This, together with (2.10) and (3.5), implies

$$ \begin{aligned} \mathbb{E} \Bigl(\sup_{0\leq s\leq t} \bigl\vert \Lambda (t) \bigr\vert ^{p} \Bigr)&\lesssim \epsilon ^{p}+\mathbb{E} \Bigl(\sup_{0\leq s\leq t}V_{ \kappa \varepsilon } \bigl(\Lambda (s) \bigr) \Bigr) \\ &\lesssim \epsilon ^{p}+ h^{\frac{1}{1+\theta }}+ \int _{0}^{t} \mathbb{E} \bigl\{ \bigl\vert \Lambda (s) \bigr\vert ^{p}+ \bigl\vert \Gamma (s) \bigr\vert ^{p} \bigr\} \,\mathrm{d}s+ \int _{-\tau }^{t- \tau } \bigl( \mathbb{E} \bigl\vert Z(s) \bigr\vert ^{p(1+\theta )} \bigr)^{\frac{1}{1+\theta }}\,\mathrm{d}s \\ &\lesssim h^{\frac{1}{1+\theta }}+ \int _{0}^{t}\mathbb{E} \bigl\vert \Lambda (s) \bigr\vert ^{p} \,\mathrm{d}s+ \int _{-\tau }^{t-\tau } \bigl( \mathbb{E} \bigl\vert Z(s) \bigr\vert ^{p(1+\theta )} \bigr)^{ \frac{1}{1+\theta }}\,\mathrm{d}s \end{aligned} $$

by taking \(\varepsilon =h^{\frac{1}{p(1+\theta )}}\) in the last display. Using Gronwall’s inequality, due to \(Z(\theta )=0\) for \(\theta \in [-\tau,0]\), one has

$$ \begin{aligned} \mathbb{E} \Bigl(\sup _{0\leq t\leq T} \bigl\vert \Lambda (t) \bigr\vert ^{p} \Bigr)\lesssim h^{\frac{1}{1+\theta }}+ \int _{0}^{(T-\tau )\vee 0} \bigl( \mathbb{E} \bigl\vert Z(t) \bigr\vert ^{p(1+\theta )} \bigr)^{\frac{1}{1+\theta }}\,\mathrm{d}t. \end{aligned} $$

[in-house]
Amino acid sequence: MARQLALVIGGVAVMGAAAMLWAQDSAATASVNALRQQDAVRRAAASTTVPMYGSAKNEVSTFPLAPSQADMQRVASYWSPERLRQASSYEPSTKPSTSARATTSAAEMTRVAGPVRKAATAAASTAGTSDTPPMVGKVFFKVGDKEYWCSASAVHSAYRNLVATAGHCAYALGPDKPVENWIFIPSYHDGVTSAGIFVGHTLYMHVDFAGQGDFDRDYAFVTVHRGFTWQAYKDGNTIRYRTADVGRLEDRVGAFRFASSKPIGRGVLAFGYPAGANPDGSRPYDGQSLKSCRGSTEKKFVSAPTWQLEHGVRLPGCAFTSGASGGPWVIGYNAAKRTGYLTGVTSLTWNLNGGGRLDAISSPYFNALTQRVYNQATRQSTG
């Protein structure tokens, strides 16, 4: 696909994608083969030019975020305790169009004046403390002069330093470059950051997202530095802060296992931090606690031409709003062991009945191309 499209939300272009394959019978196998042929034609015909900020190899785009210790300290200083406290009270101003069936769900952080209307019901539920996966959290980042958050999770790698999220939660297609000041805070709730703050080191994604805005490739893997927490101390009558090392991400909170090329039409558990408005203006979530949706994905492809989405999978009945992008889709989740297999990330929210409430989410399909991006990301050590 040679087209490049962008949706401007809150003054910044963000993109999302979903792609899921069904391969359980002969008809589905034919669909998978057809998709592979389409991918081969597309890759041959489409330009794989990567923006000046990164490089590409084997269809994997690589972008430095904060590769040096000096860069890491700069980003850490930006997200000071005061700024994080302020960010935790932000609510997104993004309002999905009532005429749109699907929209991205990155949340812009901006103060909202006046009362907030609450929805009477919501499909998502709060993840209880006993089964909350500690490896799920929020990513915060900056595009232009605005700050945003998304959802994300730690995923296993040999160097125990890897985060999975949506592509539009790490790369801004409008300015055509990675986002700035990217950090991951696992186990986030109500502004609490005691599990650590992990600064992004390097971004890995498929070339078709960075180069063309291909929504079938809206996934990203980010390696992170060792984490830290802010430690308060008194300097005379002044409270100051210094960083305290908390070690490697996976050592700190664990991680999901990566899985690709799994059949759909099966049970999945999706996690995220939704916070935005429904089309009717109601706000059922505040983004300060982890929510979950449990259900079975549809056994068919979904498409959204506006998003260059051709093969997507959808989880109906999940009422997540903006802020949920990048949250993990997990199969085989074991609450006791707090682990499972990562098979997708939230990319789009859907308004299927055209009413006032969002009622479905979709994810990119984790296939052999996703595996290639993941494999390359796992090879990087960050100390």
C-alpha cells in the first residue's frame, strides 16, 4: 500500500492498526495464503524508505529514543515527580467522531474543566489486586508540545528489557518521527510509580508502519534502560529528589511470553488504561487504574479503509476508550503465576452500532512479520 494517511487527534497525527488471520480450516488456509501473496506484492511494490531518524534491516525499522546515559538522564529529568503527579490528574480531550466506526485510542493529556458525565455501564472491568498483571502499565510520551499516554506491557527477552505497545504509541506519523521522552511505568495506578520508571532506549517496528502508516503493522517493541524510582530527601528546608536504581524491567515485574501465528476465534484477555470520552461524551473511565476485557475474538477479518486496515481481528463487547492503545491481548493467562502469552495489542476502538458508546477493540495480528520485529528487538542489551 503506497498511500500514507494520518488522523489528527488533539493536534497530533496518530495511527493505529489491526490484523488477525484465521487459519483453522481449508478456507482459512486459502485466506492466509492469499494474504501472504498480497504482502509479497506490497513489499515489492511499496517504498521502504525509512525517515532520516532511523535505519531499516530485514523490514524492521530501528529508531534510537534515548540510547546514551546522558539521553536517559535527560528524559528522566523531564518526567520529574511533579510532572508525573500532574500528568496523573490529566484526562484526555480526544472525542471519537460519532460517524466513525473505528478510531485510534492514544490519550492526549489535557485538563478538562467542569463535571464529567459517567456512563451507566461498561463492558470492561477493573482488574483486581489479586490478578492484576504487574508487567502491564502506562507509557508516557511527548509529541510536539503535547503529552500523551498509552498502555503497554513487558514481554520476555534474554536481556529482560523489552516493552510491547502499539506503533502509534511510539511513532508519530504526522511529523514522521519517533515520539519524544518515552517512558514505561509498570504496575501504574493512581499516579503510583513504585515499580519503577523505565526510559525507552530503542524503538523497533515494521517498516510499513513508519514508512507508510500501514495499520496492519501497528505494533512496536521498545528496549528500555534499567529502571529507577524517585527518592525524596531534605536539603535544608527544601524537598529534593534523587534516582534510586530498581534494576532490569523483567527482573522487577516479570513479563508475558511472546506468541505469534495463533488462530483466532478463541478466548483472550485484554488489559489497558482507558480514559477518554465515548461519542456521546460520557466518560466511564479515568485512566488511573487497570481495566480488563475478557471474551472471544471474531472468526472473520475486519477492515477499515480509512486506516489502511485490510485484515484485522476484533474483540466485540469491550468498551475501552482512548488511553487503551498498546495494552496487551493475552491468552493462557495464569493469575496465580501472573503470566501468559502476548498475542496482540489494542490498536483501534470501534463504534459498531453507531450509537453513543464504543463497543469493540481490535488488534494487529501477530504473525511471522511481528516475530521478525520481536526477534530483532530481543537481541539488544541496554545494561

(3.12)

Next, observe from (A1) and Hölder’s inequality that

$$ \begin{aligned} &\mathbb{E} \Bigl(\sup _{0\leq t\leq T} \bigl\vert Z(t) \bigr\vert ^{p} \Bigr)\\ &\quad\lesssim \mathbb{E} \Bigl(\sup_{0\leq t\leq T} \bigl\vert \Lambda (t) \bigr\vert ^{p} \Bigr)+ \mathbb{E} \Bigl(\sup_{-\tau \leq t\leq T-\tau } \bigl\vert G \bigl(X(t) \bigr) -G \bigl( \overline{Y}(t) \bigr) \bigr\vert ^{p} \Bigr) \\ &\quad\lesssim \mathbb{E} \Bigl(\sup_{0\leq t\leq T} \bigl\vert \Lambda (t) \bigr\vert ^{p} \Bigr)+ \mathbb{E} \Bigl(\sup_{-\tau \leq t\leq T-\tau } \bigl(V \bigl(X(t),\overline{Y}(t) \bigr)^{p} \bigl\vert X(t)- \overline{Y}(t) \bigr\vert ^{p} \bigr) \Bigr) \\ &\quad\lesssim \mathbb{E} \Bigl(\sup_{0\leq t\leq T} \bigl\vert \Lambda (t) \bigr\vert ^{p} \Bigr) \\ & \qquad{}+ \Bigl\{ (1+\mathbb{E} \Bigl(\sup_{-\tau \leq t\leq T} \bigl\vert X(t) \bigr\vert ^{ \frac{pq(1+\theta )}{\theta }} \Bigr)+ \Bigl(\sup_{-\tau \leq t\leq T} \bigl\vert Y(t) \bigr\vert ^{ \frac{pq(1+\theta )}{\theta }} \Bigr) \Bigr\} ^{\frac{\theta }{1+\theta }} \\ &\qquad{} \times \Bigl\{ \mathbb{E} \Bigl(\sup_{-\tau \leq t\leq T-\tau } \bigl\vert Z(t) \bigr\vert ^{p(1+ \theta )} \Bigr) +\mathbb{E} \Bigl(\sup_{-\tau \leq t\leq T} \bigl\vert \Gamma (t) \bigr\vert ^{p(1+ \theta )} \Bigr) \Bigr\} ^{\frac{1}{1+\theta }} \\ &\quad\lesssim h^{\frac{1}{1+\theta }}+ \Bigl(\mathbb{E} \Bigl(\sup_{0\leq t \leq (T-\tau )\vee 0} \bigl\vert Z(t) \bigr\vert ^{p(1+\theta )} \Bigr) \Bigr)^{ \frac{1}{1+\theta }}, \end{aligned} $$